Finding Joy

Finding Your Creative Flow: How To Get In the Zone

I'm Rishma!

Naturopathic Doctor & PhD turned scientific creative, travel adventurer, joy seeker, book lover, mom of two amazing humans, wife to her best friend. 

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In this quick tip episode, I thought I’d look at the science, go through some practical examples, and give you some ideas on how to bring more creative flow into your life. And if you’re not looking to be more creative, let me preface this by saying that creative flow isn’t just for artists, it’s about creative thought and inspiration and feeling inspired by what you’re doing – whether it’s professional or personal. 

Welcome to the XO Conversations Podcast. My name is Dr. Rishma Walji. I’m a former clinician and academic, now I spend my time taking science into the real world, trying to make my life – and yours – more extraordinary. If you’re looking to live your own XO life – check out all my resources at  A good place to start is my free quiz to find out your decision making style – are you likely to move towards your goals, or to get pulled into different directions along the way? Check it out at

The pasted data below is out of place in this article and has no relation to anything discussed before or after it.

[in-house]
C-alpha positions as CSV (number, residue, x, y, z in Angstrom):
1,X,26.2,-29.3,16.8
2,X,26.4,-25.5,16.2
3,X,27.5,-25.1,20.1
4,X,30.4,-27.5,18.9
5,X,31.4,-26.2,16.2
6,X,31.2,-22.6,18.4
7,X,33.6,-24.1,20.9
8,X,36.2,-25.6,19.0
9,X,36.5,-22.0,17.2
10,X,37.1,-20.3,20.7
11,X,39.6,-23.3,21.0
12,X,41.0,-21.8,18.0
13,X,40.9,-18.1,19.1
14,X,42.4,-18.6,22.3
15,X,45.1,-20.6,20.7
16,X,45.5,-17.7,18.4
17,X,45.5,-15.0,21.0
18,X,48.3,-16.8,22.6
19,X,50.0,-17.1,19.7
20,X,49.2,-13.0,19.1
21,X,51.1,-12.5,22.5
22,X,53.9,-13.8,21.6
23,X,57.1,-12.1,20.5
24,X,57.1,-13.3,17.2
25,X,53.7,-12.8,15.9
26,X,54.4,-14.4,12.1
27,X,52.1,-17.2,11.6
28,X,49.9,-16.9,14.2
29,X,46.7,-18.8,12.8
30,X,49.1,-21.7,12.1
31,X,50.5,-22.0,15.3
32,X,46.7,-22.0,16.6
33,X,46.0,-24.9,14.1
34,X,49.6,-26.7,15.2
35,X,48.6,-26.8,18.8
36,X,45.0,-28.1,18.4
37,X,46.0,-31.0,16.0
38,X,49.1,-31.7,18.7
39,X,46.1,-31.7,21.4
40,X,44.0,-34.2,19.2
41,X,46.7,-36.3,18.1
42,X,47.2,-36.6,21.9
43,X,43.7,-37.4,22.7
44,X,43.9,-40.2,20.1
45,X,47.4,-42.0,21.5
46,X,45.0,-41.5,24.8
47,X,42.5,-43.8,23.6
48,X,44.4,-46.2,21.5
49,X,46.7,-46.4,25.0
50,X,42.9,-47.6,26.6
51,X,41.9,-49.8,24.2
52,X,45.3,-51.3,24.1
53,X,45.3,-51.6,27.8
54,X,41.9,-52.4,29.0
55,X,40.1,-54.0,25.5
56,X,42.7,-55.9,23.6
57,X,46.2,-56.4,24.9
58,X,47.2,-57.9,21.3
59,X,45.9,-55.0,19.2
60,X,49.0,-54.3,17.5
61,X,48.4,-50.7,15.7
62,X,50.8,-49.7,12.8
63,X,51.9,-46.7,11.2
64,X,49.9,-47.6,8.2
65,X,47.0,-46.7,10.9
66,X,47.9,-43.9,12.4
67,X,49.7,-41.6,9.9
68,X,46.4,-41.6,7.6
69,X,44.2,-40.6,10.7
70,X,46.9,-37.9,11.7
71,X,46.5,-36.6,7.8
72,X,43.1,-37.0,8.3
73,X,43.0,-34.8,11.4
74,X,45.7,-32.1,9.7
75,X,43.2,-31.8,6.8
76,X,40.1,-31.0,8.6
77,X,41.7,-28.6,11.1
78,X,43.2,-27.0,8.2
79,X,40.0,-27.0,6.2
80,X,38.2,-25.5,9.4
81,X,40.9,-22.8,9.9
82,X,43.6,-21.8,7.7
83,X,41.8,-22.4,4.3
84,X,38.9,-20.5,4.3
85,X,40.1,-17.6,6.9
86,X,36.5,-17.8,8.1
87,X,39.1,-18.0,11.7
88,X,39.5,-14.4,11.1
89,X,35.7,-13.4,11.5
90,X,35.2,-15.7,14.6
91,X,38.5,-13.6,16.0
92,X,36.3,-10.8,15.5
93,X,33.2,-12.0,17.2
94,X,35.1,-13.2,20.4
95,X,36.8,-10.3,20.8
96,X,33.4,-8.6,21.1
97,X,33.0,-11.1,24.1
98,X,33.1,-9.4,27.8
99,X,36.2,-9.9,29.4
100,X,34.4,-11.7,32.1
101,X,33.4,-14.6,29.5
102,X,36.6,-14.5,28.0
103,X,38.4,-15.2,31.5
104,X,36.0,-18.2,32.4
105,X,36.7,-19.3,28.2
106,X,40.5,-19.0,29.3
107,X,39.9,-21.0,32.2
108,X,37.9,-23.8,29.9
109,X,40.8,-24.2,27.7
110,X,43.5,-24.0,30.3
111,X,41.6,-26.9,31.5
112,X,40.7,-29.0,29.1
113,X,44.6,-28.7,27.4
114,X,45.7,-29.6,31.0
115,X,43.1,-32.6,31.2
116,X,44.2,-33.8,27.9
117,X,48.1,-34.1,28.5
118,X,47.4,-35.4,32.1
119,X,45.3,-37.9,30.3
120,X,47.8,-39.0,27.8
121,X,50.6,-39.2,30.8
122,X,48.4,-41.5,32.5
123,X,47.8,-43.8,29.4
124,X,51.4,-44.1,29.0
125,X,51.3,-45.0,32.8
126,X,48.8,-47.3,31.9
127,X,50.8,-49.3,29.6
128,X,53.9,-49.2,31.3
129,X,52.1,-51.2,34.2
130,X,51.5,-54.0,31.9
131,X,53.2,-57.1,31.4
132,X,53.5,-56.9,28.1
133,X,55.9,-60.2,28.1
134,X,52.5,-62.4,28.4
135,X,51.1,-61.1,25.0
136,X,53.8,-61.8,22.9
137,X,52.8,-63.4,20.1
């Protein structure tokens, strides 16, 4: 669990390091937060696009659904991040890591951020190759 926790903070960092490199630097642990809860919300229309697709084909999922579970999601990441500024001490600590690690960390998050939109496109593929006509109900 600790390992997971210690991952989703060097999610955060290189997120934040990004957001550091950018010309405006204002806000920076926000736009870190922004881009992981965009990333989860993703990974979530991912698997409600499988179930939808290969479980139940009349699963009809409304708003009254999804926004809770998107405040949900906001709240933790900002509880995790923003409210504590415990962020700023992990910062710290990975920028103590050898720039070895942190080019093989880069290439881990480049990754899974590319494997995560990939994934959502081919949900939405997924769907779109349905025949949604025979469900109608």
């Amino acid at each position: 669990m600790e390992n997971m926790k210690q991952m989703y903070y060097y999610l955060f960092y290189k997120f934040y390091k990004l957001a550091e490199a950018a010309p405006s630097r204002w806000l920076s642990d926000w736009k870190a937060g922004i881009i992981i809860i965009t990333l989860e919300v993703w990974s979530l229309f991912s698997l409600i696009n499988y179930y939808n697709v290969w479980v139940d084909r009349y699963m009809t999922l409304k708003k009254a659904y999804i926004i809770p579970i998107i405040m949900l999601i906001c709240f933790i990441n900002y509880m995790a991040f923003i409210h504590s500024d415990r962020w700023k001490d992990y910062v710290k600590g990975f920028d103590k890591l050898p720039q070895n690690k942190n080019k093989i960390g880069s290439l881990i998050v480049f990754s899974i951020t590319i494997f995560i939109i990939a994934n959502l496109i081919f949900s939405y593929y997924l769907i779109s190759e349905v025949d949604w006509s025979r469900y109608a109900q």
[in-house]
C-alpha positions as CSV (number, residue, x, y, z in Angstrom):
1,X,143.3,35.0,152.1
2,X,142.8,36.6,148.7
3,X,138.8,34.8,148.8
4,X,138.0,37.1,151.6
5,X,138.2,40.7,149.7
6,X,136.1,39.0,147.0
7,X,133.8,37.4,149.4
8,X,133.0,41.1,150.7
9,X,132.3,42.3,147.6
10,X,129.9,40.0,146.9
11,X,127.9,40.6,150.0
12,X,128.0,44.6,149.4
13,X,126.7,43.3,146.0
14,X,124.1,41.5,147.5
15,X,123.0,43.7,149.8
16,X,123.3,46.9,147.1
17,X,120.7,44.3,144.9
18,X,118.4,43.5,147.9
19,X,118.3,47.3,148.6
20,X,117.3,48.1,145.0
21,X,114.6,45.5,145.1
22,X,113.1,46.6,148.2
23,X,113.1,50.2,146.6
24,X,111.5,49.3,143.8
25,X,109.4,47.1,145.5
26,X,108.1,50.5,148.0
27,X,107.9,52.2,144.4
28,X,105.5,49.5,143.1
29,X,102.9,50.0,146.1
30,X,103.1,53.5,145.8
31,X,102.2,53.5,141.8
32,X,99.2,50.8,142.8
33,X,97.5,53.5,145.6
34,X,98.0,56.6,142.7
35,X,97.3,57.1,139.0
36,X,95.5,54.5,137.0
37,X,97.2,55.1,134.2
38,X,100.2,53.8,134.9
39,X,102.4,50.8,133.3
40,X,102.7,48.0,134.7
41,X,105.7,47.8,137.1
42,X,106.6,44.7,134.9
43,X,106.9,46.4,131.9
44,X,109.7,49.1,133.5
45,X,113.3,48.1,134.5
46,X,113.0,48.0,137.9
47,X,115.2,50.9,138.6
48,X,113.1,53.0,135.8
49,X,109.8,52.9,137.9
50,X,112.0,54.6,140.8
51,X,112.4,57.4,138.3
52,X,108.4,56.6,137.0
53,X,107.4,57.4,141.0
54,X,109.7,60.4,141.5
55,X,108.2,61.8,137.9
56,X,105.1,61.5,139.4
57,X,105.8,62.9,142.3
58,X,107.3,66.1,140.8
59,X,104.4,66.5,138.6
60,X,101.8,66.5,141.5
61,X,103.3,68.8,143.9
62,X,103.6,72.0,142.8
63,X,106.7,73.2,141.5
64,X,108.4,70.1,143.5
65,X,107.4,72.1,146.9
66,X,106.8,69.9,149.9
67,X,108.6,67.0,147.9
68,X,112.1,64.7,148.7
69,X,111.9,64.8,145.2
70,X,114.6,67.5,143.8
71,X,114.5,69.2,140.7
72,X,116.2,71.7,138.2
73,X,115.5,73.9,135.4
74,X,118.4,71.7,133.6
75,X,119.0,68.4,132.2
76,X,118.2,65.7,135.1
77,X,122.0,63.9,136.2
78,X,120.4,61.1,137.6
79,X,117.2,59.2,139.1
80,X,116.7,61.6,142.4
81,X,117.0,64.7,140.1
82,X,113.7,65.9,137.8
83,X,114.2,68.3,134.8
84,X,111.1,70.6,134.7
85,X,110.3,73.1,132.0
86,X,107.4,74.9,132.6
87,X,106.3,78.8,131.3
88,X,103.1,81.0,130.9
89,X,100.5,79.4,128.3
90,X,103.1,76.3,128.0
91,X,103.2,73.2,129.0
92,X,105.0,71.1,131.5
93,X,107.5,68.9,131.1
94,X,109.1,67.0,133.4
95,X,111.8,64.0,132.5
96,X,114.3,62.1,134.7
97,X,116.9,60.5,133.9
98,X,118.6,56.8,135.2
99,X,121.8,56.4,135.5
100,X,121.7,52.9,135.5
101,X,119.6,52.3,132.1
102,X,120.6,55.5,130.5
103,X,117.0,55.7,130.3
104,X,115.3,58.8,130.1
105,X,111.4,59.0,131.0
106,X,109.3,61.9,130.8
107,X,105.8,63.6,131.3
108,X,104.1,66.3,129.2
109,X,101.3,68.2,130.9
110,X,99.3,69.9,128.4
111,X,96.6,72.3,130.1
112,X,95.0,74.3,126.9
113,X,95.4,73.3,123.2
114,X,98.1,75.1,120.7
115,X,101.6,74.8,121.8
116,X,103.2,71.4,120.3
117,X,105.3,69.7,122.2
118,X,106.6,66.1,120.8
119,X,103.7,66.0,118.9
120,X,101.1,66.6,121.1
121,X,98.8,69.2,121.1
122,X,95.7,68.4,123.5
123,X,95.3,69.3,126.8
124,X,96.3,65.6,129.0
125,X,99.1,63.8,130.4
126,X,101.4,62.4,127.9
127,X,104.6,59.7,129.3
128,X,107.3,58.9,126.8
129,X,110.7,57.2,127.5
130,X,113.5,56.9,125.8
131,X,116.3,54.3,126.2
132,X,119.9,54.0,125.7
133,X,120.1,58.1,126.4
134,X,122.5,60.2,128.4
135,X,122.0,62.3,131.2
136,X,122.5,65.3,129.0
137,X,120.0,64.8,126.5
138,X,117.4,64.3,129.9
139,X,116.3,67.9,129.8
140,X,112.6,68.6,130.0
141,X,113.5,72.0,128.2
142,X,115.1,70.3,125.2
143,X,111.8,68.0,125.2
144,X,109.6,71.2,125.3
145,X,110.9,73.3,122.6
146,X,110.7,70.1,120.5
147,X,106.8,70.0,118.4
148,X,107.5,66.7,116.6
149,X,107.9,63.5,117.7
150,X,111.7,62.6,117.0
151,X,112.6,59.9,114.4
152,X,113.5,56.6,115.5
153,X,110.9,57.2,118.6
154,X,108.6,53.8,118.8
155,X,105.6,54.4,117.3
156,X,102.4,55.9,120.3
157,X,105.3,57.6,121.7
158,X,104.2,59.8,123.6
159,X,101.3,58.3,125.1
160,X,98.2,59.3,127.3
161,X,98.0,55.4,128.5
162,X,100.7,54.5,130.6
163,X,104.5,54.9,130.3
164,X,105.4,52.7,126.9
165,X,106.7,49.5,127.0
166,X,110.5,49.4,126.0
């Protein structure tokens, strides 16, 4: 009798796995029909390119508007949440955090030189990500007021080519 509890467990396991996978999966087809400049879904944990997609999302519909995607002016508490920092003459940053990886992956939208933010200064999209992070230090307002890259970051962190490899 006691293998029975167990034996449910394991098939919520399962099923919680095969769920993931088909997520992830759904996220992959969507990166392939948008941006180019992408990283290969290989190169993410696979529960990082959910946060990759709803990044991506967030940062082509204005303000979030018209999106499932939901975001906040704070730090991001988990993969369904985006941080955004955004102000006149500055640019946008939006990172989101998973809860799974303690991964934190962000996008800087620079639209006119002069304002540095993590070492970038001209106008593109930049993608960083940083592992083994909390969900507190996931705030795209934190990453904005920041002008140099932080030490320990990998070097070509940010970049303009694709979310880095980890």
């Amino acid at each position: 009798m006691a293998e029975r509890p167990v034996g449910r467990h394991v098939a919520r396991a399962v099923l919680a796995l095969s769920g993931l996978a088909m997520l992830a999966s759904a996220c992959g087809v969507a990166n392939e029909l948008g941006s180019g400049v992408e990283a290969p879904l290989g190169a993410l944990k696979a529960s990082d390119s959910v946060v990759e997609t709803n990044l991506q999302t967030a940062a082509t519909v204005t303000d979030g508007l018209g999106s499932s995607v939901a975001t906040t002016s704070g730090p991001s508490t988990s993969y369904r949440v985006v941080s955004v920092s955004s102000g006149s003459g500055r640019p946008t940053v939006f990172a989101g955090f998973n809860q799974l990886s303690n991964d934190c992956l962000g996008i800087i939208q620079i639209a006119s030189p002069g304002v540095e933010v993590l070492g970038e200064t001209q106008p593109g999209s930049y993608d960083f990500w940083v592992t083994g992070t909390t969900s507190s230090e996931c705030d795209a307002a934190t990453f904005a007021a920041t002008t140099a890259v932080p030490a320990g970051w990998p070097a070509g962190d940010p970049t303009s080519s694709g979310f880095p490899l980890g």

What is Creative Flow?

Psychologist and researcher Mihaly Csikszentmihalyi describes the state of flow as a state of concentration or complete absorption in an activity. It’s when you’re so involved in an activity that nothing else seems to matter. You’re in the zone.

And you could be doing any number of activities, running, cooking, painting, gardening. The idea is that it’s a positive mental state, where you’re completely absorbed and focused and feeling your best. 

Today I’ll focus on flow in the context of creativity but the idea is really widely applicable.  

When you’re in flow, you’re in a state of:

  • Complete concentration – you become so focussed that everything else falls away.  You can lose track of time.  You become one with the actions that you’re doing. There is what they call a merger between your actions and your awareness. The actions start to feel automatic. And even effortless.
  • You also sort of lose your sense of self-consciousness, so your inner critic is silenced. This one is really key for me, I think sometimes we get into an activity and we’re thinking about what we can do better or what isn’t right so of course that isn’t happening when you’re in flow.  And this part is important, you’re not judging. You’re just doing.